The Neapolitan nativity scene represents a tradition with very ancient origins. The first nativity scene installation in the Neapolitan city was set up by the Franciscan order in the fourteenth century.
Initially, the Nativity scene was conceived as a mere representation of the nativity, designed to underline the absolute poverty in which Jesus was born. Its diffusion was widespread. In the sixteenth century, the classical sacred figures were joined, by Gaetano da Thiene, by characters of the people.
The novelty lay in the juxtaposition between the sacred and the profane.
But it is only in the eighteenth century that the nativity art reaches its moment of maximum splendor thanks to the passion of King Charles III of Bourbon for craftsmanship. Everyone began to have a nativity scene in their homes: from the nobleman who flaunted his wealth to the humblest of Neapolitan citizens.
The tradition of the nativity scene went on until a slow decline began around the nineteenth century. Despite this, it has reached the present day always fascinating and full of the commitment and passion of the nativity scene makers, as testified by the ancient district of San Gregorio Armeno.
San Gregorio Armeno
Home to one of the most ancient Neapolitan traditions, San Gregorio Armeno owes its world fame to its nativity scenes. The neighborhood is a riot of colors 365 days a year. Walking through the alleys of the historic center it is not difficult to get lost among the many artisan shops, admiring the long and meticulous work behind every statue and structure. The smell of roast chestnuts invades every corner, even the most hidden one. Sellers and restaurateurs give huge smiles.
The magic of Christmas envelops everything, creating a unique and engaging scenario. San Gregorio Armeno is happiness. The happiness of a child who roams in the shops of the master nativity scene and discovers a new world of art and tradition secular. The happiness of a family that, united, is preparing to celebrate Christmas. Happiness in the face and in the gaze of a person met in that instant and never again reviewed. Because – let’s tell the truth – Naples will have a lot of flaws, but the friendliness and warmth of people are difficult to imitate.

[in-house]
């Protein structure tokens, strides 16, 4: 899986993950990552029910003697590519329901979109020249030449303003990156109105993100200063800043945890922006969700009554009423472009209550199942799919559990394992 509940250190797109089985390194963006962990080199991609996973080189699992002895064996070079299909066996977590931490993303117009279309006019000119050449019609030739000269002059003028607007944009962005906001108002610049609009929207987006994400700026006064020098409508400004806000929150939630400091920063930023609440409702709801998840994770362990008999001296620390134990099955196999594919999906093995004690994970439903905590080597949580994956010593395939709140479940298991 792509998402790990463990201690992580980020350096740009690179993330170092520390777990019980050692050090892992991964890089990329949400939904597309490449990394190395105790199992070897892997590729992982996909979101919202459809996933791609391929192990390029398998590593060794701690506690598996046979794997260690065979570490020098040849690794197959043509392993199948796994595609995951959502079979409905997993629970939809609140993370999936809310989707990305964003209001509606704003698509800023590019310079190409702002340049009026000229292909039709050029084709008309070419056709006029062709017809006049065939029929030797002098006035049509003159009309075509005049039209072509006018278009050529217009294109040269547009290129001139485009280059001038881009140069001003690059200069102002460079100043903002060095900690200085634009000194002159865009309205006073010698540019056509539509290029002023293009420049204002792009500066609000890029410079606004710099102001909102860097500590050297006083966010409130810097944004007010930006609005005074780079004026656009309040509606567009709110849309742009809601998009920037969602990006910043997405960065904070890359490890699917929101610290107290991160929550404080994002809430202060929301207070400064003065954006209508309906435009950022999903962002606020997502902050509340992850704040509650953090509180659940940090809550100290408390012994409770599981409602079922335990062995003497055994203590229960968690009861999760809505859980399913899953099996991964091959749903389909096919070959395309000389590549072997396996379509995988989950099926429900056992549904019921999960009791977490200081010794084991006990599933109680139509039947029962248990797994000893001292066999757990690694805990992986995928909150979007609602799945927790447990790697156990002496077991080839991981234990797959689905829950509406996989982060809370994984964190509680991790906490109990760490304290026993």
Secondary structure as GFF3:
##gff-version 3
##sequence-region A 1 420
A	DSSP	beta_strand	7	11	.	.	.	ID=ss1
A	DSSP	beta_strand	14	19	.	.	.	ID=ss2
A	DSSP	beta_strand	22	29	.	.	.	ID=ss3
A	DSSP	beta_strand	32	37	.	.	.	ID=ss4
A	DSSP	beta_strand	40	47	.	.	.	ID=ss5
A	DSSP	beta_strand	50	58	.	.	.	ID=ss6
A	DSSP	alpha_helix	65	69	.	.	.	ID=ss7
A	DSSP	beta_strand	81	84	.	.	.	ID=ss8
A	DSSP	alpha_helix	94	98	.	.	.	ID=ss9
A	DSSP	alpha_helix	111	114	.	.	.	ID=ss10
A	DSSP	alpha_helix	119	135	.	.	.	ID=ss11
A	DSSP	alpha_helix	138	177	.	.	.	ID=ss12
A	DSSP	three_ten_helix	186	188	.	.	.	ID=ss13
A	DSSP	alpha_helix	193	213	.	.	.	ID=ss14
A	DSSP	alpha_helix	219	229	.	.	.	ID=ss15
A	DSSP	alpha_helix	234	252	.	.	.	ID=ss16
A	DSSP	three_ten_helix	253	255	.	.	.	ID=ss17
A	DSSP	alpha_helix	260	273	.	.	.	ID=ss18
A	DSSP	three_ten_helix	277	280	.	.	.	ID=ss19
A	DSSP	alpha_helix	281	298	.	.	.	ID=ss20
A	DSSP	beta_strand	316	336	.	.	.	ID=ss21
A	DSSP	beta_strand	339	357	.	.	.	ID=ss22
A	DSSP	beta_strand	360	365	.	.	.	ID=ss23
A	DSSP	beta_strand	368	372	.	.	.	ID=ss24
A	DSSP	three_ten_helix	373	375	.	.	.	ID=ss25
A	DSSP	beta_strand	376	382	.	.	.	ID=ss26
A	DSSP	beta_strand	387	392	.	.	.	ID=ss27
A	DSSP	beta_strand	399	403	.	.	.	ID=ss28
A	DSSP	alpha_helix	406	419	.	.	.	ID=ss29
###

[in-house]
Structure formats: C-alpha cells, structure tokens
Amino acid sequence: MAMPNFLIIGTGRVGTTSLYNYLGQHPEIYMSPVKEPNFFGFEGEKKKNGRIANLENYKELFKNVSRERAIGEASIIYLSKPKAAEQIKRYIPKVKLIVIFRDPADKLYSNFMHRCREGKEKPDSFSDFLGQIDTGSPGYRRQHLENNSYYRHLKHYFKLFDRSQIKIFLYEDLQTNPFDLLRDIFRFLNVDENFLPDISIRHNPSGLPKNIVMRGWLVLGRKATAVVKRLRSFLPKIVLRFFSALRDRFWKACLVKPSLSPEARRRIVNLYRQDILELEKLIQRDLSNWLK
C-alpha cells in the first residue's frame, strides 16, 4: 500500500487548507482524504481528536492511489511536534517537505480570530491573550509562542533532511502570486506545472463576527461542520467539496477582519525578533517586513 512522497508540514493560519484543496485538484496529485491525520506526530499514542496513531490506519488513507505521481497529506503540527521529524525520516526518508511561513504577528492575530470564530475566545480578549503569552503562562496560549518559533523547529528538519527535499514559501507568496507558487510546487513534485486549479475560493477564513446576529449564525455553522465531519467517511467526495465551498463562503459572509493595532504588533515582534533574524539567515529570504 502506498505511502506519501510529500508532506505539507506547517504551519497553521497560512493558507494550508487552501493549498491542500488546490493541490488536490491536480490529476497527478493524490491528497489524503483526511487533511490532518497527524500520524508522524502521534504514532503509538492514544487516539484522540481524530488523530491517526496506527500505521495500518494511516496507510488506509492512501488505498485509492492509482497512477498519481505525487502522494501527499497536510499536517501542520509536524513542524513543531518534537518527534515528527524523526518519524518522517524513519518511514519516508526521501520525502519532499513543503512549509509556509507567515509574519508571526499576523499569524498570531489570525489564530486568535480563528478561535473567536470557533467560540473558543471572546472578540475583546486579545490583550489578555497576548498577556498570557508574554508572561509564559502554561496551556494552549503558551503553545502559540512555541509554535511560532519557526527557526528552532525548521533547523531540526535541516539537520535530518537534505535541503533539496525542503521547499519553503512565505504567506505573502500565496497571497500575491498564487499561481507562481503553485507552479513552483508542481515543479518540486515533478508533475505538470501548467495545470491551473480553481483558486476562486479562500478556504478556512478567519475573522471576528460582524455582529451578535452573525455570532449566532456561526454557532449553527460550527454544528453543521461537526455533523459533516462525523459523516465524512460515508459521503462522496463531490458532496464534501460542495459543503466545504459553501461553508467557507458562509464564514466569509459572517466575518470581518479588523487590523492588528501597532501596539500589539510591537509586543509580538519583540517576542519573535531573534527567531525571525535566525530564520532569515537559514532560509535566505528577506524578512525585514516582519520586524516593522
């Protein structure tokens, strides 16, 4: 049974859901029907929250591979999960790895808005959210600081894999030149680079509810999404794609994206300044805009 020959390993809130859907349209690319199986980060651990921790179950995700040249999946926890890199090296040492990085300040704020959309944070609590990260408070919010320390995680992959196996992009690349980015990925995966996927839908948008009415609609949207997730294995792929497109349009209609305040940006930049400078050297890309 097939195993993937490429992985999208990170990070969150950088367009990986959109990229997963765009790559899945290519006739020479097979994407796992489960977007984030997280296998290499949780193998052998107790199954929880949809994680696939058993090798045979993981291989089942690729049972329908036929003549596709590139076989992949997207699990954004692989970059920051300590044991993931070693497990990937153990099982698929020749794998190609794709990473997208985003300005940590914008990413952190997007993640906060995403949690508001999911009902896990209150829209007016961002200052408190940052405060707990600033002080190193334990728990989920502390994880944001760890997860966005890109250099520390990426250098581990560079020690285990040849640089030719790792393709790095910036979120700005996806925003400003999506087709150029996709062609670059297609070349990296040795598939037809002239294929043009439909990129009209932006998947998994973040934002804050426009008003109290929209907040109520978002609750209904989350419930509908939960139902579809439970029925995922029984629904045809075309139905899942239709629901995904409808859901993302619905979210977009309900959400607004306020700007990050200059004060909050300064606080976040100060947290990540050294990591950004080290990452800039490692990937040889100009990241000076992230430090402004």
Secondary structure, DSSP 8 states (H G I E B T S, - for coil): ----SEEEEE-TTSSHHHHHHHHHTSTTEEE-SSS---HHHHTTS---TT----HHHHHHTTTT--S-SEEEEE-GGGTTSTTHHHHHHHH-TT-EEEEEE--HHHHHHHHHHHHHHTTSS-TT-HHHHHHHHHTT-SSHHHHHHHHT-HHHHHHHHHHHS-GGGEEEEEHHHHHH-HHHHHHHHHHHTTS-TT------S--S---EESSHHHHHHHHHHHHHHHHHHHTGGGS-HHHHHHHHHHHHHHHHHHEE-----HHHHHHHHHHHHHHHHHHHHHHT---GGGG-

In the passage that came from the simple representation of the Nativity to the nativity scene as we conceive it today, there are many symbols that lead us back to the much more archaic pagan culture.
Here are some examples:
- Benino, the sleeping shepherd. Represents the one who dreams of the nativity scene and as such should not be woken up otherwise it would risk making the whole representation disappear;
- the compare Zi ‘Vicienzo and Zi’ Pascale, personification, respectively, of Carnival and Death;
- the gypsy, symbol of the one who is able to predict the future;
- the monk, symbol of the union between the sacred and the profane;
- the fisherman and the hunter, symbols of the contrast between the celestial and the infernal world. The first is represented by the hunter at the top and the second by the fisherman at the bottom;
- the mill, which with its slow movement of the blades represents the symbol of the passing time, the imminent passage to the new year;
- merchants, who represent the individual months of the year. The butcher is associated with January, the cheese seller in February, the chicken seller in March, the egg seller in April, the cherry seller in May, the baker in June, the tomato seller in July, the seller of watermelons in August, the fig seller in September, the innkeeper in October, the chestnut seller in November and the fish seller in December.
Next to the traditional shepherds, you can also find the caricatures of the VIPs who during the year have distinguished themselves for their presence in the gossip world. Their caricatures make the stalls funny and colorful.
How to get to San Gregorio Armeno
From Naples Central Station, cross Piazza Garibaldi and merge onto Corso Umberto I, which is better known as Rettifilo. Continue straight on this road. At the first roundabout – Piazza Nicola Amore – take Via Duomo, the first on the right. Continue to Via San Biagio dei Librai or Via dei Tribunali, streets perpendicular to Via San Gregorio Armeno.
If you do not like walking, the alternative is to take the underground line 1. Get off at Piazza Dante and continue along Via Port’Alba up to Via dei Tribunali.